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For the sake of argument, let us assume that all traffic is monitored and recorded at your ISP. Would hosting a Tor relay on the same machine that you are running Tor Browser Bundle protect you from some forms of traffic analysis?

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Yes it does, however you have to distinguish between two kinds of protection

  • If you run a relay-only setup with no exits allowed, you make it harder for an attacker to measure your activity and compare it with the activity on certain websites, especially when you let the relay on all the time

  • If you run an exit node it will give you plausible denyability, because it may not be you visiting a certain website or using a certain service

However please keep in mind that from time to time people abuse exit nodes and it might result in house searches or letters and emails to you or your ISP. Depending on the type of complaint and the attitude of your ISP it may have negative effects for you. You can reduce the chance for this by only allowing certain ports or just stick to running an non-exit-relay.

See also the official FAQ:

Yes, you do get better anonymity against some attacks.

The simplest example is an attacker who owns a small number of Tor relays. He will see a connection from you, but he won't be able to know whether the connection originated at your computer or was relayed from somebody else.

There are some cases where it doesn't seem to help: if an attacker can watch all of your incoming and outgoing traffic, then it's easy for him to learn which connections were relayed and which started at you. (In this case he still doesn't know your destinations unless he is watching them too, but you're no better off than if you were an ordinary client.)

There are also some downsides to running a Tor relay. First, while we only have a few hundred relays, the fact that you're running one might signal to an attacker that you place a high value on your anonymity. Second, there are some more esoteric attacks that are not as well-understood or well-tested that involve making use of the knowledge that you're running a relay -- for example, an attacker may be able to "observe" whether you're sending traffic even if he can't actually watch your network, by relaying traffic through your Tor relay and noticing changes in traffic timing.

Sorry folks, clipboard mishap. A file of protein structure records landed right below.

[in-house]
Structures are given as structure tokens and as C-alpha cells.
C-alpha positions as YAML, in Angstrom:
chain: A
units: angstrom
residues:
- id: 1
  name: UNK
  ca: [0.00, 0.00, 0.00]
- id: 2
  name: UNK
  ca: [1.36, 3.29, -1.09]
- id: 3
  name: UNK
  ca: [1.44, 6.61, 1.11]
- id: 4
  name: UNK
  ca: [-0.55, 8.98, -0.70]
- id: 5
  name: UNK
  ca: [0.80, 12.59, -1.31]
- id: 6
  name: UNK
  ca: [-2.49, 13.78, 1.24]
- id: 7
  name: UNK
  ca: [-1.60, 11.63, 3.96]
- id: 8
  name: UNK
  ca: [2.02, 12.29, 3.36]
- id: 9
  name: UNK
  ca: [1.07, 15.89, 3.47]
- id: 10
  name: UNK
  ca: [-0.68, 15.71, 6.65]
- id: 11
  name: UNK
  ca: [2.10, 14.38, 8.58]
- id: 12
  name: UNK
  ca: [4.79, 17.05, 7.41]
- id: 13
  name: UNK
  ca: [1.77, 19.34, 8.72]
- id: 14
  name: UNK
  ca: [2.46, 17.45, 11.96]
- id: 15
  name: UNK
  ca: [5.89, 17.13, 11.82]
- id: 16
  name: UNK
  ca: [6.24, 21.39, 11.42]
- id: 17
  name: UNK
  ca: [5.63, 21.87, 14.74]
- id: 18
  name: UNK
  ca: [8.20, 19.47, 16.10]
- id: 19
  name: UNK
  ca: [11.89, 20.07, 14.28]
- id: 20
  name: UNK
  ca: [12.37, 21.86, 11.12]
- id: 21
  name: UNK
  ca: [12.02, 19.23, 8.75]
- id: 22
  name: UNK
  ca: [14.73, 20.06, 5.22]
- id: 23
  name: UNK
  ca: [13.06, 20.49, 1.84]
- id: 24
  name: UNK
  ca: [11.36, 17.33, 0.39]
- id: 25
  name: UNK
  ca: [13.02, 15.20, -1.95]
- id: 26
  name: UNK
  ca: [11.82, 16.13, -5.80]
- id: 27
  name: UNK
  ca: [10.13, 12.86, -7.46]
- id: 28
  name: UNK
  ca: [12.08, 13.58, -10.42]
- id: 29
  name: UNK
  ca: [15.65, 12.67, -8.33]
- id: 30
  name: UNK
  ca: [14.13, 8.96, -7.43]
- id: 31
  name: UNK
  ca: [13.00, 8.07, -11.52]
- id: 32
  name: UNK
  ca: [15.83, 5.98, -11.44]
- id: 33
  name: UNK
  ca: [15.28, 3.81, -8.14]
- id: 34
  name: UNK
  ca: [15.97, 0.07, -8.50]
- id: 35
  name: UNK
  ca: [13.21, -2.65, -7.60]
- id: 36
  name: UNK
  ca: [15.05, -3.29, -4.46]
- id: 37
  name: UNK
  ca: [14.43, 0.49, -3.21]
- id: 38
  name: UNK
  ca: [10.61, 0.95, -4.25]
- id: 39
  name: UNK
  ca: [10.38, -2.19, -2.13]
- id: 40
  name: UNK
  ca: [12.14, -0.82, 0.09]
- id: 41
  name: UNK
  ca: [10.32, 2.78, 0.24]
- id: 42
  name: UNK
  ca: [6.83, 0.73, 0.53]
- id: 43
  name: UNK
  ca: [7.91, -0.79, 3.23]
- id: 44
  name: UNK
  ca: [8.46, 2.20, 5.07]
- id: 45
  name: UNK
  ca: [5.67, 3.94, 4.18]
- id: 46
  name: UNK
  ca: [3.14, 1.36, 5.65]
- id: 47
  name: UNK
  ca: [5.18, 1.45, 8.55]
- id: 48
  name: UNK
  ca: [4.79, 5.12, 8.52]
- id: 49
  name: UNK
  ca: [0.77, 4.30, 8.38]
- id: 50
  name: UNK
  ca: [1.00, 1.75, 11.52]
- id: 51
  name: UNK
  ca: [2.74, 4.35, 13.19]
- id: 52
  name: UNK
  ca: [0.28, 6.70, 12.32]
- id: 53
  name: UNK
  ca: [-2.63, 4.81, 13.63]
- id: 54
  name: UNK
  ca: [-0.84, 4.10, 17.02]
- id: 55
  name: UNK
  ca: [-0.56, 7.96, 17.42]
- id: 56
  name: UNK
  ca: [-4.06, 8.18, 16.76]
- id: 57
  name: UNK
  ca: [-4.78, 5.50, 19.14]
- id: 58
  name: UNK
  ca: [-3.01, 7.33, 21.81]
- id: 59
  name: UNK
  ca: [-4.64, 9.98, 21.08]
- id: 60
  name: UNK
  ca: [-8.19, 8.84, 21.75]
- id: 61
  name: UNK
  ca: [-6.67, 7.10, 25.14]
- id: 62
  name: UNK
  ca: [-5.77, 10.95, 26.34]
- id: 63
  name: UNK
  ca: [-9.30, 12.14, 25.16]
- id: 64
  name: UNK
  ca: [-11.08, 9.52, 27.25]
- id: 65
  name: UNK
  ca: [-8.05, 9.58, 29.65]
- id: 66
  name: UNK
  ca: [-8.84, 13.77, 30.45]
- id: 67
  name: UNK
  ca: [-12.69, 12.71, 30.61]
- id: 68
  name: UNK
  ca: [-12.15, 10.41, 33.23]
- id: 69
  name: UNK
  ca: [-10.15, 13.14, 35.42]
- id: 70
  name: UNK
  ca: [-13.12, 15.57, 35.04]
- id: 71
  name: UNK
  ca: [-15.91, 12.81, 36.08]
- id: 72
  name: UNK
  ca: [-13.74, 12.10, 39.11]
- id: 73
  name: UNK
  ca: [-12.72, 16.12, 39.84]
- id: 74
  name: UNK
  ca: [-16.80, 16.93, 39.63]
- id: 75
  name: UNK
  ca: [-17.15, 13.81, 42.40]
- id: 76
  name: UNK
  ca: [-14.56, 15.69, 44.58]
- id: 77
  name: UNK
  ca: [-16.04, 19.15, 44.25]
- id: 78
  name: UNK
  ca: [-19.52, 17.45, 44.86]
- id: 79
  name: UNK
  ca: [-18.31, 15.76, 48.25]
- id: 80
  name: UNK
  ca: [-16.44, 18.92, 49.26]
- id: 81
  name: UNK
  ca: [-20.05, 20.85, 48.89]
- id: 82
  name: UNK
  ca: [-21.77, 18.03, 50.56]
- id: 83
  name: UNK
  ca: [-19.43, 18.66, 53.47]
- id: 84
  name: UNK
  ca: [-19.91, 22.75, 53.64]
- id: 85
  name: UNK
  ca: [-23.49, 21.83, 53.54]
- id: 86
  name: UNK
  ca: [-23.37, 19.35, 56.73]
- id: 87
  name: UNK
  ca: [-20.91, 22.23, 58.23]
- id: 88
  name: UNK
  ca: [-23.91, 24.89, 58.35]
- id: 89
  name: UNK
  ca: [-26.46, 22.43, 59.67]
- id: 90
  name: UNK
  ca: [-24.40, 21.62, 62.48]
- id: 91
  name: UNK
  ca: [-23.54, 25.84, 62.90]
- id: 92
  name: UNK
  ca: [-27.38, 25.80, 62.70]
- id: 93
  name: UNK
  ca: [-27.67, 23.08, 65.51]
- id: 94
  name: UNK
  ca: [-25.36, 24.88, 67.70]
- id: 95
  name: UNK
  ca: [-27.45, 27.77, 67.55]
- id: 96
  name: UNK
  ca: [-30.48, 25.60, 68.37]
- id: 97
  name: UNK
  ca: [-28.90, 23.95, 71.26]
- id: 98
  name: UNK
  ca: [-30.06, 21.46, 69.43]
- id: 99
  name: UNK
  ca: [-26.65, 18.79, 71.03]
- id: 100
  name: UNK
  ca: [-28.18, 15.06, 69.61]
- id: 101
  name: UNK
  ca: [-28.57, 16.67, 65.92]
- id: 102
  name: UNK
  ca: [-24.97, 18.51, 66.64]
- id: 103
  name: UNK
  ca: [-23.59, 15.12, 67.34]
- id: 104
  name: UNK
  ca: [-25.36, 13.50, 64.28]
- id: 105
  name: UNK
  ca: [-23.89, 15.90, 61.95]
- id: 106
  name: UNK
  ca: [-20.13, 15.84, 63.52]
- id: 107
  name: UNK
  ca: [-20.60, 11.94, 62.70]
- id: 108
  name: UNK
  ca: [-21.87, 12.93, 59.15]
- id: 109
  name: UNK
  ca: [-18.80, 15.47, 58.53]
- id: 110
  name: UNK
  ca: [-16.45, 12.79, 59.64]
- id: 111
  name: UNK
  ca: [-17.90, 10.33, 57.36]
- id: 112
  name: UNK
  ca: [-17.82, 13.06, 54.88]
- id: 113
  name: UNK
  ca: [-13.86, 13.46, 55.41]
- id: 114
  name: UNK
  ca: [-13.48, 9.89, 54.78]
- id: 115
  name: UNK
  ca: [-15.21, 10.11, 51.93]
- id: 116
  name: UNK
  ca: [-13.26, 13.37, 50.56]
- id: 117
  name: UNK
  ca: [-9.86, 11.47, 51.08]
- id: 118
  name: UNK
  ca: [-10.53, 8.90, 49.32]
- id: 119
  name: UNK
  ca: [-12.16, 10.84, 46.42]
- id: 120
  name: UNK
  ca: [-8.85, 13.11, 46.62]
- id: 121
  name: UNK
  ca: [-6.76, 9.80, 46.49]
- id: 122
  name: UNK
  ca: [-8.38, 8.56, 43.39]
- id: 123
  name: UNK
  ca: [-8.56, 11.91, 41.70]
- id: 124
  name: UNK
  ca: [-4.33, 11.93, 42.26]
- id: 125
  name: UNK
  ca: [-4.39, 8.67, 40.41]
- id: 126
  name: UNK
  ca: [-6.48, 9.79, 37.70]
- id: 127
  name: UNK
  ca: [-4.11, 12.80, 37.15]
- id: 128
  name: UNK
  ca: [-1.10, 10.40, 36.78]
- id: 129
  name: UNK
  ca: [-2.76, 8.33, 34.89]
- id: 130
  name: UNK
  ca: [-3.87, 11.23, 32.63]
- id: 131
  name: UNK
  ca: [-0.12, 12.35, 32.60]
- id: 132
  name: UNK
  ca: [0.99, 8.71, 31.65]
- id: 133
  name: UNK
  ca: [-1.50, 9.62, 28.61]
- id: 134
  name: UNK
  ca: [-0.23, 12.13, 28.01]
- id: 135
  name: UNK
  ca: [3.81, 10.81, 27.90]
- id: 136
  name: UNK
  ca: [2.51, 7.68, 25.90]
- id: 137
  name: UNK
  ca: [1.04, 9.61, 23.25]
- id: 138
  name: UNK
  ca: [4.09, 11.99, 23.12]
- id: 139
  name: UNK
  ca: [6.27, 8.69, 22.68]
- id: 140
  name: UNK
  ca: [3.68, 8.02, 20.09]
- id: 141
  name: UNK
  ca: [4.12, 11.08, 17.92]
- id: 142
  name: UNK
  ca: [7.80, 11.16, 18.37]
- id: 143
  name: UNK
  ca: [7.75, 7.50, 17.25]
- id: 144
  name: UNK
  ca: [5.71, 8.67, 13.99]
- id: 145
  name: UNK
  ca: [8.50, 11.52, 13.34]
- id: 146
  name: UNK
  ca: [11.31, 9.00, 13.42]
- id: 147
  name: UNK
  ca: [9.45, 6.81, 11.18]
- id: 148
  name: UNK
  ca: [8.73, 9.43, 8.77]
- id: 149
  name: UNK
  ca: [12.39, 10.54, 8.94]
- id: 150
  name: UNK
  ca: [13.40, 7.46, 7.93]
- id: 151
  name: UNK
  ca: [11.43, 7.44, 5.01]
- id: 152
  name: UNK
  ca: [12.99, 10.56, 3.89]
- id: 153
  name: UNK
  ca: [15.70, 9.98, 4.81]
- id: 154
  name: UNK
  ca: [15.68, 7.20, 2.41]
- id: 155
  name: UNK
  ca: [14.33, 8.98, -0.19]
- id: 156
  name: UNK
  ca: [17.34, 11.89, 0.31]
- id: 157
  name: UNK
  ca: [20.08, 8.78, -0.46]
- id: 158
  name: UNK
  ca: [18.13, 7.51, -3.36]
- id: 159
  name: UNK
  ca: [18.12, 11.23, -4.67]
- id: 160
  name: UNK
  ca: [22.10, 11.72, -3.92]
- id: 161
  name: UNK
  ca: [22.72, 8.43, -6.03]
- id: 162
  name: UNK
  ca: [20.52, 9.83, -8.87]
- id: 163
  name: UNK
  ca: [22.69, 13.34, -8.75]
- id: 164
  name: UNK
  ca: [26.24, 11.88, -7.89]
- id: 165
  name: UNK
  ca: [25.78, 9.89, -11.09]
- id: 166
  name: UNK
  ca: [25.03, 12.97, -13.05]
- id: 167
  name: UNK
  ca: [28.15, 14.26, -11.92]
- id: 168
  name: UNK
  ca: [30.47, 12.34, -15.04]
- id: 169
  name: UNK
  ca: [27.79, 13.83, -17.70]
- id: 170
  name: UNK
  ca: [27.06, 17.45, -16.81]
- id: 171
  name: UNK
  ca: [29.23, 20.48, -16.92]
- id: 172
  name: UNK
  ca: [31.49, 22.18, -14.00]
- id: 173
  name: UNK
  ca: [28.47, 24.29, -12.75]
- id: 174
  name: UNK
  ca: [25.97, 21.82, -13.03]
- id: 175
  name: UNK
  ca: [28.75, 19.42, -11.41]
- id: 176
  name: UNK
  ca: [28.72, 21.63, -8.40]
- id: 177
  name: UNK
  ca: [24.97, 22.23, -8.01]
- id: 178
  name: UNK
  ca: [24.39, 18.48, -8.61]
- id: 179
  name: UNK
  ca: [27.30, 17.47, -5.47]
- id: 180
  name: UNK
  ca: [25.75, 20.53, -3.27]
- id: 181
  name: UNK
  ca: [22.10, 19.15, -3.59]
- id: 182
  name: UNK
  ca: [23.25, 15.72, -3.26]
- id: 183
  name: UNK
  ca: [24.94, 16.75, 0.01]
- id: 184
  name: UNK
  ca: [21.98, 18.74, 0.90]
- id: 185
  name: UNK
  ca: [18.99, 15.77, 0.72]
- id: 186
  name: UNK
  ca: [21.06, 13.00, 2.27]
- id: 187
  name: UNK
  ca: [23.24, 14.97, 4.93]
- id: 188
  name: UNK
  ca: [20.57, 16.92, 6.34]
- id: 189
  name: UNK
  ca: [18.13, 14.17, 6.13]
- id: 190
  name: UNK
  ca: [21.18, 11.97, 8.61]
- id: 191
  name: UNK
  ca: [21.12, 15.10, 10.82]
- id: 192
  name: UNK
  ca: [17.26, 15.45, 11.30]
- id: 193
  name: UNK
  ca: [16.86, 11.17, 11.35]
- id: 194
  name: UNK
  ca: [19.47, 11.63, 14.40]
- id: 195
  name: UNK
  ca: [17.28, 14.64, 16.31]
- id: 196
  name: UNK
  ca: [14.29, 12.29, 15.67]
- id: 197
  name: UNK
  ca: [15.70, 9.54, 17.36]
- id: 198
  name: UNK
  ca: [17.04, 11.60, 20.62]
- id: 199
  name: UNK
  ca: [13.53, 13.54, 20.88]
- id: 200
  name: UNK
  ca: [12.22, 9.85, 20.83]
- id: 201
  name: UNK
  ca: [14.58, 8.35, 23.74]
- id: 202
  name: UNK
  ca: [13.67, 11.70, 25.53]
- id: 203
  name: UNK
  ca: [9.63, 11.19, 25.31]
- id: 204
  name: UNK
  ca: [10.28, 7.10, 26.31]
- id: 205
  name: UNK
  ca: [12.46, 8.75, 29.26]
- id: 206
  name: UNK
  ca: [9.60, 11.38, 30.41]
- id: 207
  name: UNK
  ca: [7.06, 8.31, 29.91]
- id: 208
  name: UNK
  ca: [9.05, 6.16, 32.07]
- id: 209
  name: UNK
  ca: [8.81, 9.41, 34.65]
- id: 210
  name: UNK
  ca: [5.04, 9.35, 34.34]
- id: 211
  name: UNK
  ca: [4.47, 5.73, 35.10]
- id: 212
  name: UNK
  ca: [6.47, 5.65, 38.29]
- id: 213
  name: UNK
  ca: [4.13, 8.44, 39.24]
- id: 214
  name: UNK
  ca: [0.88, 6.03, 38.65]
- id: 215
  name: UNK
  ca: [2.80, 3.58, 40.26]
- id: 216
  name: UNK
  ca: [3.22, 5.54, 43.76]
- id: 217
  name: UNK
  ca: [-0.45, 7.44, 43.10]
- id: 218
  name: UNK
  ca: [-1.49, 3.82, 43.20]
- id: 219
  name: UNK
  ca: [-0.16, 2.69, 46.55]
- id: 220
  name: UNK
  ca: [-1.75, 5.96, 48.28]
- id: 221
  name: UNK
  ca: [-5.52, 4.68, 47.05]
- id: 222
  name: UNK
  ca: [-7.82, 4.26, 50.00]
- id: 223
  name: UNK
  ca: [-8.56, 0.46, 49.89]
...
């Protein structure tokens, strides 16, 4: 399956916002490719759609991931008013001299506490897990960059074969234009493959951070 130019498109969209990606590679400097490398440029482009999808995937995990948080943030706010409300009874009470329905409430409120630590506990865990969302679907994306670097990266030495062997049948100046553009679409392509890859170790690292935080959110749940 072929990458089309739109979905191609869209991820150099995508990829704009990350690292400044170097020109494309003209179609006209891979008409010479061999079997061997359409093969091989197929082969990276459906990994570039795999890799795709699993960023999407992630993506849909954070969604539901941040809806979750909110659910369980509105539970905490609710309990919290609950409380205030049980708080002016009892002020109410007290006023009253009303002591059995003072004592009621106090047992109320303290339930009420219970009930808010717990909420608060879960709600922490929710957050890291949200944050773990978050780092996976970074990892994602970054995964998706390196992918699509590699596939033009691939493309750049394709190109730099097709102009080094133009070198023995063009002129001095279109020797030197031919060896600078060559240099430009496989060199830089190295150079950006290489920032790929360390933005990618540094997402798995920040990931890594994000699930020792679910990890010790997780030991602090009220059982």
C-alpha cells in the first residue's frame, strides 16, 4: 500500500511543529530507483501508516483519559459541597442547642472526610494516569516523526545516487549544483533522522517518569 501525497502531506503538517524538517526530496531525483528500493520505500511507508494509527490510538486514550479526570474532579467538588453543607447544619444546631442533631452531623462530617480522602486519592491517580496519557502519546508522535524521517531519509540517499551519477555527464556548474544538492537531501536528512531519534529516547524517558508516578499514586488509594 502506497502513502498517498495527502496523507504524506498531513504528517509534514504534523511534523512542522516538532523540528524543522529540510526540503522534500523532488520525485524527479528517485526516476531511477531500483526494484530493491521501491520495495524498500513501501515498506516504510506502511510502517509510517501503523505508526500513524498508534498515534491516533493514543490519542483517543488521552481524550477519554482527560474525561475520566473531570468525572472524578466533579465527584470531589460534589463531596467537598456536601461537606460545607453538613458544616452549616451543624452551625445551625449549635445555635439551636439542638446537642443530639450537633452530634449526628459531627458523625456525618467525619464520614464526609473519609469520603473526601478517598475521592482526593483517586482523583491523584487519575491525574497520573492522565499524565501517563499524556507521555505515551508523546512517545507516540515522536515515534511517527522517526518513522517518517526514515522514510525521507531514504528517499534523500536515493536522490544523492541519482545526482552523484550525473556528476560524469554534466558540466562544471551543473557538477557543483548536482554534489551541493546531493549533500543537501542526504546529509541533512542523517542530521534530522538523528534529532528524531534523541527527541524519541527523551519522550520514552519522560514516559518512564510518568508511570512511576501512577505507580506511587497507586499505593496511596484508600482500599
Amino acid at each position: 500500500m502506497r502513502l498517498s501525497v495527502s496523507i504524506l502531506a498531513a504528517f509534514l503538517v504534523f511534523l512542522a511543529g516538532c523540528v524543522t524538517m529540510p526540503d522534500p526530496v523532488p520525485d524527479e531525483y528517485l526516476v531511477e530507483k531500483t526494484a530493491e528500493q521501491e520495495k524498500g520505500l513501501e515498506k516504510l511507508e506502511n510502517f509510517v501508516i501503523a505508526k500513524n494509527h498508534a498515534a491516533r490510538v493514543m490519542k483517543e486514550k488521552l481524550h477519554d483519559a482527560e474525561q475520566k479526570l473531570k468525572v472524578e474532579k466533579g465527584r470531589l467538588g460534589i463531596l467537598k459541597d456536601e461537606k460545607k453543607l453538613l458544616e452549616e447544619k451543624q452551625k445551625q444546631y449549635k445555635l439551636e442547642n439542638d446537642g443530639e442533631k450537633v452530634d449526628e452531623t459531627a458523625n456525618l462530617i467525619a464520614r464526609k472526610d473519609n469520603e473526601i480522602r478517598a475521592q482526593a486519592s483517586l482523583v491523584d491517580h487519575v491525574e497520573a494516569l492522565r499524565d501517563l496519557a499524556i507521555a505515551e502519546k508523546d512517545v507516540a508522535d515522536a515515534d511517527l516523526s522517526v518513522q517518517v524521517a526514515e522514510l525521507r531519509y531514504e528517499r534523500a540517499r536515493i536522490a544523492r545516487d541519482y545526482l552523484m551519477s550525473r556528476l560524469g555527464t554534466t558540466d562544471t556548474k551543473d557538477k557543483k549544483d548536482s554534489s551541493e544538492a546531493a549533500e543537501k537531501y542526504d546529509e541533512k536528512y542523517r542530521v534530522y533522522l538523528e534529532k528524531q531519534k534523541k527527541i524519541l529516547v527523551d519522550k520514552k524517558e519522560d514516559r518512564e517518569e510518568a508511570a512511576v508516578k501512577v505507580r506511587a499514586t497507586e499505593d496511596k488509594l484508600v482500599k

It is an open research question whether the benefits outweigh the risks. A lot of that depends on the attacks you are most worried about. For most users, we think it's a smart move.

  • Thanks for the link to the FAQ - I hadn't seen that. But, from what you pasted I think the answer to my question is 'no'. The third paragraph states " if an attacker can watch all of your incoming and outgoing traffic, then it's easy for him to learn which connections were relayed and which started at you" which is what my original question was. – Ivar Mar 13 '14 at 17:37
  • @Ivar you are right, but it really depends on what the attacker does and analyzes exactly. – meee Mar 15 '14 at 10:50
  • "It is an open research question ..." Is this true now, 2 years after this answer was written? The FAQ itself has no timestamp, so maybe this statement is even older than 2 years. What results did researchers find since then? – Hubert Schölnast Apr 1 '16 at 16:48
  • "If you run an exit node it will give you plausible denyability, because it may not be you visiting a certain website or using a certain service" this is likely to be untrue in many situations, and will also harm your actual deniability of other users traffic. – cacahuatl Dec 21 '17 at 15:00

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